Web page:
"Business continuity" and "cybersecurity" puzzle pieces
With cyber threats like ransomware routinely interrupting business operations around the globe, cybersecurity is not just an IT problem — it’s a business risk that needs to be accounted for in the business continuity plan.

But how do you go about doing that? That was the prevailing theme of the Q&A session during a webinar we participated in as part of the Disaster Recovery Journal Webinar Series. Here are some takeaways from the presenters, Eric Thompson, information security officer for Rentsys, and Michael Barrack, managing director at Accume Partners.

Gain Executive Support

The tone from the top drives the success of your business continuity and cybersecurity preparedness. If your organization is going to continually strengthen and insulate itself from all of the likely foreseeable — and sometimes even unforeseeable events — you need to get executive support.

It’s also important for executives to support a culture of collaboration. Business continuity owners, infosecurity officers and business units need to be transparent with each other. Sometimes that means admitting that a process under your control has to be improved. If executives support a culture of transparency, people will be more willing to reveal and troubleshoot problem areas in your organization’s processes. Down the road, this could help the organization mitigate a major vulnerability.

Evaluate Your Incident Response Plan

List of things business continuity and incident response plans should addressThe traditional way of looking at business continuity is looking at the inoperability of a facility or a
particular service or a function. It’s a worst-case scenario. Cyber threats have just added a whole new world of potential ways to take down a particular operation.

Does your organization have a detailed incident response plan that accounts for the various types of security incidents your organization could face? Start with looking at how detailed the incident response plan is. Many businesses simply tack on a brief incident response paragraph — maybe even a page or two — to their business continuity plan. Be advised: That is not a comprehensive incident response plan. Make sure the plan catalogs at least the top seven to 10 security incident types that could disrupt or halt business operations. It should provide for specific responses and procedures tied to those events.

You also need to determine what incidents will trigger the business continuity and incident response plans. For example, an email phishing scenario wouldn’t necessarily shut down access to critical data or affect your ability to service your customers. In that case, you might activate your incident response plan but not your business continuity plan. A ransomware attack, on the other hand, could actually take your systems offline. Since it would leave you without access to critical data and the ability to service your customers, you might classify that as an outage requiring a business continuity response.

Test Your Plan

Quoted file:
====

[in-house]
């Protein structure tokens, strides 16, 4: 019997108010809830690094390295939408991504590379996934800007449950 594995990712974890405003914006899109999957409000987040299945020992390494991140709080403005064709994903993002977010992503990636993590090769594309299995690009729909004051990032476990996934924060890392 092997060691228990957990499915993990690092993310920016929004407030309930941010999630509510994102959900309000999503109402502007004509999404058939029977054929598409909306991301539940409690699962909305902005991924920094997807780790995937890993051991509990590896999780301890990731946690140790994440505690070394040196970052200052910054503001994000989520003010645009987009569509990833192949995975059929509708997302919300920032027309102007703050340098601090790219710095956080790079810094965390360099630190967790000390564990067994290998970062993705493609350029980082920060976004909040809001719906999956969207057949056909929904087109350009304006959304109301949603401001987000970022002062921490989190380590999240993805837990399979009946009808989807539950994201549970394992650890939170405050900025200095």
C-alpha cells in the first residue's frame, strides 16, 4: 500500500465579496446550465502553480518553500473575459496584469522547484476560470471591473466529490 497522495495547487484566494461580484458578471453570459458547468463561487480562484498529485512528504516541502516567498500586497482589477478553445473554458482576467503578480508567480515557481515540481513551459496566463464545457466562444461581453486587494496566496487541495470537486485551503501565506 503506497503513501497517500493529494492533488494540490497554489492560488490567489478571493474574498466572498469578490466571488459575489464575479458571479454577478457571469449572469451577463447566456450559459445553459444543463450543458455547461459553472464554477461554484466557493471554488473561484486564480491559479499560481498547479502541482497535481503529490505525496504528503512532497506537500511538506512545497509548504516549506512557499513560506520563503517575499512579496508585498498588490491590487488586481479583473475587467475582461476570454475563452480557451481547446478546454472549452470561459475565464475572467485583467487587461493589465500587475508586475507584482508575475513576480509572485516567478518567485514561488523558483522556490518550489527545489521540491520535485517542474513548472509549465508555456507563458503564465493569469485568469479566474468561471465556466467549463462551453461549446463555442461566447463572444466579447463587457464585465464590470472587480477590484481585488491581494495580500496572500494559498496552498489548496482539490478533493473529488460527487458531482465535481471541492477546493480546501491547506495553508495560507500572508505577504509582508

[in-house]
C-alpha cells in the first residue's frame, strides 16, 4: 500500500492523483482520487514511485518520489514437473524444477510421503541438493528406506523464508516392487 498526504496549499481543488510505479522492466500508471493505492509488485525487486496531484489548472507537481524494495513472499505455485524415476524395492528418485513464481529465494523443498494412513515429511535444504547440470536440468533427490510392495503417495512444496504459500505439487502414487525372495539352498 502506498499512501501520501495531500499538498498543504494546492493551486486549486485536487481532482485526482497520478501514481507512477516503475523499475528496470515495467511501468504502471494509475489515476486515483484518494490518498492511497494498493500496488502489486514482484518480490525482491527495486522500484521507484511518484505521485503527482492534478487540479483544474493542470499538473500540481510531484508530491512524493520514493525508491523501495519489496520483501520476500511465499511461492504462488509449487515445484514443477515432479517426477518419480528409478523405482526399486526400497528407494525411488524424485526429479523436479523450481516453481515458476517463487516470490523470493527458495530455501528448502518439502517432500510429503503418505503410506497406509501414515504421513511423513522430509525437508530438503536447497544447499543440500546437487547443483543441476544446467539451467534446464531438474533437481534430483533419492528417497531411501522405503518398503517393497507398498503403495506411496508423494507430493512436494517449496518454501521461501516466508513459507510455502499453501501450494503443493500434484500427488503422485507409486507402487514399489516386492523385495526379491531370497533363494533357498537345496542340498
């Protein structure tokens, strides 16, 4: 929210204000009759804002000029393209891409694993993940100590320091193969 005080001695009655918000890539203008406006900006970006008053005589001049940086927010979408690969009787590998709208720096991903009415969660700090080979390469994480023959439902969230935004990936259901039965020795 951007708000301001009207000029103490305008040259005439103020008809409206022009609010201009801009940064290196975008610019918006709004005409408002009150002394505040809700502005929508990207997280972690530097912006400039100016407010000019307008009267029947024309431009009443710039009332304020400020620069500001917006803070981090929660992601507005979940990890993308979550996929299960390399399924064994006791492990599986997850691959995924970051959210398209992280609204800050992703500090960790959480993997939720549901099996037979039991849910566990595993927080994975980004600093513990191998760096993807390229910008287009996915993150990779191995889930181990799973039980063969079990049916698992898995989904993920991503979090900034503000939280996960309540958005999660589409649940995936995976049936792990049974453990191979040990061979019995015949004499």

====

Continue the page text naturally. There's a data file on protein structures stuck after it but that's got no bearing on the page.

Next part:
Just as you test your business continuity plan for worst-case scenarios, you need to test scenarios that integrate business continuity and incident response. For example, you could walk through the process of responding to a Cryptolocker outbreak that encrypts a drive or data store and requires the restoration of that data to another platform. To work through how the plans play out in a particular scenario, start with a tabletop exercise before doing a functional test.

For more advice on integrating cybersecurity with your business continuity plan, listen to the webinar recording below.

Four Common Weaknesses of WFH for Workplace Recovery

“What will we do if our primary facility is inaccessible? Easy. Our employees will work from home.”

We hear this a lot. If your primary facility isn’t available, it makes sense to have employees work from home. Thanks to the cloud, a work-from-home (WFH) alternate workspace strategy is cheaper and more doable than ever before. But what happens when your entire workforce needs to work from home? It sounds extreme, but we’ve seen it happen.

Before writing off alternate facilities, think about how a WFH strategy would work for your entire business (or branch). Here are the top issues to consider.

Business Processes

For WFH to go smoothly, you must design business processes to accommodate remote work. The three principles of a successful WFH strategy are:

  • Communication
  • Coordination
  • Culture
During a business interruption, all departments must be able to communicate and solve unforeseen business challenges. Is WFH currently a strong part of your business culture? If not, trying to adapt to a remote work flow in the middle of a crisis will not go over well. Don’t forget about factors that might complicate WFH arrangements, such as supply chain interruptions or seasonal demands.

Factors to consider before having employees work from home during a business interruption

Clearing these obstacles with many employees working remotely could be tricky — especially if there are connectivity issues, which brings us to our next point.


How will you respond to each of the following contingencies?
No matter where they work, employees need to have access to the resources they need to do their jobs: voice and data communications, power, phones, computers, etc. After major “perfect storms” (which are becoming the new normal), cell phone, power and internet connectivity might not be available.

For example, after Hurricane Harvey hit Rockport, Corpus Christi and Port Aransas in Texas, wind damage knocked out power and communications. WFH wasn’t even an option for businesses in those areas.